For immediate release
Contact: Angela Wall, Communications Manager (415) 243-9301, x.16 firstname.lastname@example.org
SAN FRANCISCO, CA—Breast Cancer Action (BCAction) called for caution today about the implications of a recently published study exploring the use of the drug Aromasin (exemestane), an aromatase inhibitor (AI), in healthy postmenopausal women to reduce the risk of invasive breast cancer.
The study, led by Canada’s NCIC Clinical Trials Group, presented at the American Society of Clinical Oncology’s conference on June 4, 2011 and financed in part by the pharmaceutical giant Pfizer, examined the use of an aromatase inhibitor for reducing women’s risk of breast cancer. The study showed that women taking Aromasin developed breast cancer at a lower rate than those taking the placebo.
BCAction expressed concern about the tendency to expand approved breast cancer treatment drugs into broader markets, including prevention, without the necessary rigor to determine which women would actually benefit from the drug. In this study, women were considered at high risk of developing breast cancer if they had identified risk factors or were at least 60 years old.
“When exploring ‘preventive’ treatment for breast cancer in healthy women, the bar needs to be especially high,” BCAction Executive Director Karuna R. Jaggar said. “Without a rigorous definition of “high risk”, this study opens the door to exposing thousands and thousands of healthy women who will never get breast cancer to the side effects of a powerful drug.”
Specifically, BCAction expressed concern about this study’s broad categorization of women as high risk for breast cancer based solely on being age 60 years or older, noting that this could open the door to treating all women over 60 with an aromatase inhibitor.
BCAction reiterated its opposition to “pills for prevention,” due partly to a lack of information about the long-term effects on healthy women taking drugs like Aromasin. Study sizes are too small, and follow-up too short, to reveal rarely occurring adverse outcomes or to assess the possibility that risks continue to develop after cessation of treatment.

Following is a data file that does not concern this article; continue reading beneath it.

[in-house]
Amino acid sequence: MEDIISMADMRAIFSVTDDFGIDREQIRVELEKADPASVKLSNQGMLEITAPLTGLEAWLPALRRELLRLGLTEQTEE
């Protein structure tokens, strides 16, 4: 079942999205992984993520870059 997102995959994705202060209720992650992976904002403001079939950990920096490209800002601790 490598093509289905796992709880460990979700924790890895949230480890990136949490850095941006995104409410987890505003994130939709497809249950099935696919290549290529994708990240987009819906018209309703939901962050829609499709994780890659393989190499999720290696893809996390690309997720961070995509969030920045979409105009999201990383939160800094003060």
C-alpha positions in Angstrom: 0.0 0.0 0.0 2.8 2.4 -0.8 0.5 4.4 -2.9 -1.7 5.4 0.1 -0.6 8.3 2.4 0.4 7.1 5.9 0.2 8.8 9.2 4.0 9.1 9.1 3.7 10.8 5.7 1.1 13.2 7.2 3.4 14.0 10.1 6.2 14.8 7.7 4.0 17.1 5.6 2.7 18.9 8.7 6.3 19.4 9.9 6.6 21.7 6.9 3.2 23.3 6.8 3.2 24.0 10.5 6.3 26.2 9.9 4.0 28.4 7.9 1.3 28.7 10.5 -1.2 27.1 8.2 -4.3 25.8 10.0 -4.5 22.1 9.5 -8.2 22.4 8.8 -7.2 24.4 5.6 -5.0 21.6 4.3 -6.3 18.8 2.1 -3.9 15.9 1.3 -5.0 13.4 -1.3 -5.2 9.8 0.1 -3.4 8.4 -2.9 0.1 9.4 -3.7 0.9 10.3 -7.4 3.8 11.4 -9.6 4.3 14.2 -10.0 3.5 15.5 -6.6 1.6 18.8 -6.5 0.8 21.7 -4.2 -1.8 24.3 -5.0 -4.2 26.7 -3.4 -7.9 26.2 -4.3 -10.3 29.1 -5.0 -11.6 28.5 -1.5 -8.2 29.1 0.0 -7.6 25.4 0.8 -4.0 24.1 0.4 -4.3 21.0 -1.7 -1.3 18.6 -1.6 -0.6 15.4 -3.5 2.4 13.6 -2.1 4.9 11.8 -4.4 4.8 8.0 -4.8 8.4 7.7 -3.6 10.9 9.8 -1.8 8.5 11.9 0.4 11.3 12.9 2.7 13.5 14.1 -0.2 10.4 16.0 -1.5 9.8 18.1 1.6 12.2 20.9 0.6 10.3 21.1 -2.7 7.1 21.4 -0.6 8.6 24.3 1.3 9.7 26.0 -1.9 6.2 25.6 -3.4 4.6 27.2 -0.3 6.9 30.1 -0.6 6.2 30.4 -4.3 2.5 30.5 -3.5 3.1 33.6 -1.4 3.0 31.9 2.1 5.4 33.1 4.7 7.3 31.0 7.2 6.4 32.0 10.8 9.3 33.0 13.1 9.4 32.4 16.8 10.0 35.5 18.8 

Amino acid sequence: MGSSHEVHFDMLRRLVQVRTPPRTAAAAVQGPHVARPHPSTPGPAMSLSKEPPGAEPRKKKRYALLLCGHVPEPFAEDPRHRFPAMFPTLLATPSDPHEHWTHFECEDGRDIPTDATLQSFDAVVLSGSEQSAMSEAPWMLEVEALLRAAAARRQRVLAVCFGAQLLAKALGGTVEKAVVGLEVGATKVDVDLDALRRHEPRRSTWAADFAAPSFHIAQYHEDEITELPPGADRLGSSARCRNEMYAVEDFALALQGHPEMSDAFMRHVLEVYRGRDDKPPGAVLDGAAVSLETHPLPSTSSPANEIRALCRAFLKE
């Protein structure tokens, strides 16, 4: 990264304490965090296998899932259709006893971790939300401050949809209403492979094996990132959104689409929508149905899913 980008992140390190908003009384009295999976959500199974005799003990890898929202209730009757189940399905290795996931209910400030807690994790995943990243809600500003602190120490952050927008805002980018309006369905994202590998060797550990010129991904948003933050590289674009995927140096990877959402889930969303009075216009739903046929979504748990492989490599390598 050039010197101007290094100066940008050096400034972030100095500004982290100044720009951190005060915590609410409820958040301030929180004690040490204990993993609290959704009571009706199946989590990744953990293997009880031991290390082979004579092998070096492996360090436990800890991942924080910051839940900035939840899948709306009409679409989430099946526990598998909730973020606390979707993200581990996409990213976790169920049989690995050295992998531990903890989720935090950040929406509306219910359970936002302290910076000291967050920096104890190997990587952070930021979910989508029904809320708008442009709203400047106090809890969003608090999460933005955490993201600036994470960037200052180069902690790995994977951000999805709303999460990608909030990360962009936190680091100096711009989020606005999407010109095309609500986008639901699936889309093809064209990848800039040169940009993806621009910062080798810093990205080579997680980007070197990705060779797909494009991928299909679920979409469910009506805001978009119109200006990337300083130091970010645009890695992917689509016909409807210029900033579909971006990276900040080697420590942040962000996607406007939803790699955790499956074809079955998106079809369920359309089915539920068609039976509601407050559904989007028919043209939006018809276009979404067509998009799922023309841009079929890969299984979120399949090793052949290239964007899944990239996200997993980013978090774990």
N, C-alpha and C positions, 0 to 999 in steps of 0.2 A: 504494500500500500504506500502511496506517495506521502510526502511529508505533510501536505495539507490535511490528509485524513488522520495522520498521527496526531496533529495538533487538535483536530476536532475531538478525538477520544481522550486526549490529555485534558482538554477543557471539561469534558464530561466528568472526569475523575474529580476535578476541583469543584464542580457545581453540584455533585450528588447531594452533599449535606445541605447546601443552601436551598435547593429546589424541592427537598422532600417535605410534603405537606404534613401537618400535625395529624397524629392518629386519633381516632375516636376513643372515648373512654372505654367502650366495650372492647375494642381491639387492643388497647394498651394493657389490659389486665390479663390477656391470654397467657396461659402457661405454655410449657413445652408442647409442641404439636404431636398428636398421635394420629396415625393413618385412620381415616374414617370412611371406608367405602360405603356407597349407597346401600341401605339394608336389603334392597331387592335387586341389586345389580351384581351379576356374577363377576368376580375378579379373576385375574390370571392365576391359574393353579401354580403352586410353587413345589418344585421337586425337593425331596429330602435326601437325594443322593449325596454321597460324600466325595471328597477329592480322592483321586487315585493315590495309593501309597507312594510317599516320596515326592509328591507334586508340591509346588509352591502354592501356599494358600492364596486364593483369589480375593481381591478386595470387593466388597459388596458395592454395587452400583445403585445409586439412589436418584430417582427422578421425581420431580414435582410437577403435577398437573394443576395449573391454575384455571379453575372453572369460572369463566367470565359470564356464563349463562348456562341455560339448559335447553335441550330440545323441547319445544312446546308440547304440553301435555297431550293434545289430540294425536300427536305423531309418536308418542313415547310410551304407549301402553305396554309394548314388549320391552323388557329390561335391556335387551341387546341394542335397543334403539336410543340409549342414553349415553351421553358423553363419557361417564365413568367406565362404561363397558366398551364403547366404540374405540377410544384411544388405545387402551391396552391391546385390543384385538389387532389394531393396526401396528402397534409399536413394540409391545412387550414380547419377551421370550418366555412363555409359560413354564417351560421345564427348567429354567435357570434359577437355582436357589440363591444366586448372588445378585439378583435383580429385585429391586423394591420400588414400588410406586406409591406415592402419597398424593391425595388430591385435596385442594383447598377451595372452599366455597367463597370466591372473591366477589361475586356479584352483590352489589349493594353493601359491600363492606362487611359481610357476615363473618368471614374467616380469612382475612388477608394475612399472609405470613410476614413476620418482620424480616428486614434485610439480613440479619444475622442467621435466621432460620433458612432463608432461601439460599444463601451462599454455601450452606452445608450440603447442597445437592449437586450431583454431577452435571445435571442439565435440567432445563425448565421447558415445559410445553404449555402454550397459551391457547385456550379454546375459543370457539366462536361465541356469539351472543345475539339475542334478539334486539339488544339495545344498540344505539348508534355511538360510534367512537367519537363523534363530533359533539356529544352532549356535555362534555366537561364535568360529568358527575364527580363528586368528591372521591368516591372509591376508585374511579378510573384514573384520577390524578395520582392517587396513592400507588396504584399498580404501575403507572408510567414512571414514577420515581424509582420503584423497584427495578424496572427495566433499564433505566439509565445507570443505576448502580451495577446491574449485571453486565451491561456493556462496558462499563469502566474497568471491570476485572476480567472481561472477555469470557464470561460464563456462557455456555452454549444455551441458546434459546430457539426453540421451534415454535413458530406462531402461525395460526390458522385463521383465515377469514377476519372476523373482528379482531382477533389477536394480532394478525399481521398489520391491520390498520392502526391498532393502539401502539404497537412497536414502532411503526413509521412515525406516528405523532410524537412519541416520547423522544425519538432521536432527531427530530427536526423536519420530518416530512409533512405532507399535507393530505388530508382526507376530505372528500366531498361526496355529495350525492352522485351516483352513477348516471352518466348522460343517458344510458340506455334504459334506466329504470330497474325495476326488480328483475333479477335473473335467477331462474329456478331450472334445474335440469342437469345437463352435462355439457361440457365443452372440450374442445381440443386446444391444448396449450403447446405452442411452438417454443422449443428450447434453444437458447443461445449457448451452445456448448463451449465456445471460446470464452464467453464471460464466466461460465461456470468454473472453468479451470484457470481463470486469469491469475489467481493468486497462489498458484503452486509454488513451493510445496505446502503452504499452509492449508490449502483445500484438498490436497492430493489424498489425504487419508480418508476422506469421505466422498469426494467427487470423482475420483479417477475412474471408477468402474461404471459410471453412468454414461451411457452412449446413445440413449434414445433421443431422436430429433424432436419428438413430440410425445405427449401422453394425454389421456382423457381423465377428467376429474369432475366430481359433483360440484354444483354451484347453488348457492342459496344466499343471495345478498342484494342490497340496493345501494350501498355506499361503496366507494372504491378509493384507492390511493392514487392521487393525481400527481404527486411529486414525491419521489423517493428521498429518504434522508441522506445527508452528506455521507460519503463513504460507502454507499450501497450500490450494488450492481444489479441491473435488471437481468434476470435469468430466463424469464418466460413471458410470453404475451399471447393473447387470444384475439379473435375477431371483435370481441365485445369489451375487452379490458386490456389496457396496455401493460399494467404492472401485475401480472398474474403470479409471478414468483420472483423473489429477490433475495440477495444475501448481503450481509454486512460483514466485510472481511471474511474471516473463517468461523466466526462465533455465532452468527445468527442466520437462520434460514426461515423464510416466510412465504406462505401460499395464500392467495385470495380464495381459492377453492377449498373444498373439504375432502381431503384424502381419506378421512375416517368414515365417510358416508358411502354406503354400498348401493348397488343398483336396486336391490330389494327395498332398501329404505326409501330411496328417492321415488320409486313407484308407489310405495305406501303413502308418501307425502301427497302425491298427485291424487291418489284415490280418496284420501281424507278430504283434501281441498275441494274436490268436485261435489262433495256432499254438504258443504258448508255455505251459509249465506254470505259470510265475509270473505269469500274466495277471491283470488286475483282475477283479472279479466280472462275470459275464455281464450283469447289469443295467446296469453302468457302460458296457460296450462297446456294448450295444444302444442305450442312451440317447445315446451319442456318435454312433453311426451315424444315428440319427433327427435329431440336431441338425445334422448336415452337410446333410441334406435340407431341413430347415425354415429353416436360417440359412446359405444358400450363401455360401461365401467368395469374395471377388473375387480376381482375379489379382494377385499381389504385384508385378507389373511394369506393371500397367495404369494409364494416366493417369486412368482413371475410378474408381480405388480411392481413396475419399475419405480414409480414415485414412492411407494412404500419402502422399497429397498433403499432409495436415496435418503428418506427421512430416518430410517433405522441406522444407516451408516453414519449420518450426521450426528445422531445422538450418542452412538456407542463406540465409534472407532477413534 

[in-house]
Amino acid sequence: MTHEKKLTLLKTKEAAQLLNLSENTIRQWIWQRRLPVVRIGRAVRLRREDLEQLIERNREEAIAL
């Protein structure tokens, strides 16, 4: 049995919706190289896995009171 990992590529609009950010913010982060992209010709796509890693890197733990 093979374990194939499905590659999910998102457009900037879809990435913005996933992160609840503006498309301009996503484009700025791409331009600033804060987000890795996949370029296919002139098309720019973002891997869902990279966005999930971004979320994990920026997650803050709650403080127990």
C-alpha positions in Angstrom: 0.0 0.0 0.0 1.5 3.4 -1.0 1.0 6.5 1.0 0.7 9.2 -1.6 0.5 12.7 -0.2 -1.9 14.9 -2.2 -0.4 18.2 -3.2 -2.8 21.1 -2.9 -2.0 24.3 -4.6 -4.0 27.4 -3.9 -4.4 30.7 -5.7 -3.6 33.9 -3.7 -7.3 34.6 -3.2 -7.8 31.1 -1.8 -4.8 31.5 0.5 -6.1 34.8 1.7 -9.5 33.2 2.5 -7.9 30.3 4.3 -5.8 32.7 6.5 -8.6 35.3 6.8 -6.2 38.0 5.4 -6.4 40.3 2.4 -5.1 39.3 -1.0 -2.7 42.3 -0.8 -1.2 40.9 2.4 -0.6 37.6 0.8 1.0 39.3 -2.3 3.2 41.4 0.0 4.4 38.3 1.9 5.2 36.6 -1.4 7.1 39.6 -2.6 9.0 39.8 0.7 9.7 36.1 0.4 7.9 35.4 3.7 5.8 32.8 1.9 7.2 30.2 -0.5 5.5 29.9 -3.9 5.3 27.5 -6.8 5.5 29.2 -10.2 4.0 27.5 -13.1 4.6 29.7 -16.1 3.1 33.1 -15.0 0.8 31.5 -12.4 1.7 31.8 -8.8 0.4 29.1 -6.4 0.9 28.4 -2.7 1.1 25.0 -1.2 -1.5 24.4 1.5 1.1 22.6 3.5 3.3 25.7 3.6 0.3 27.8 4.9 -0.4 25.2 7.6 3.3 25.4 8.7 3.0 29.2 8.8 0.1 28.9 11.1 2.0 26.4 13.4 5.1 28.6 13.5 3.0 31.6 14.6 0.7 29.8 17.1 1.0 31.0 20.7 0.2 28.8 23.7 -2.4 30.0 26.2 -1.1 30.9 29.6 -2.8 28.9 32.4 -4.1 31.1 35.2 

“While every person diagnosed with breast cancer is one too many, this study shows you would have to treat 94 healthy women for several years with a powerful drug in order to prevent one case of breast cancer,” Jaggar said. “In addition, we don’t know what the long term effects of taking this drug will be on these healthy women.”
BCAction remains committed to primary prevention of breast cancer, which necessitates directing resources and funding to determining and eliminating the root causes of breast cancer, including environmental triggers.
“This drug is a huge moneymaker for any company and we believe it is the wrong path to take,” Jaggar said. “We believe these resources should be better spent on primary prevention including finding the disease’s environmental triggers.”
Breast Cancer Action (www.bcaction.org) is a national watchdog and advocacy organization that carries the voices of people affected by breast cancer to inspire and compel the changes necessary to end the breast cancer epidemic.
Since 1998, BCA has refused to accept funds from corporations that may create a real or apparent conflict of interest for BCAction. Corporations covered by this policy include pharmaceutical companies.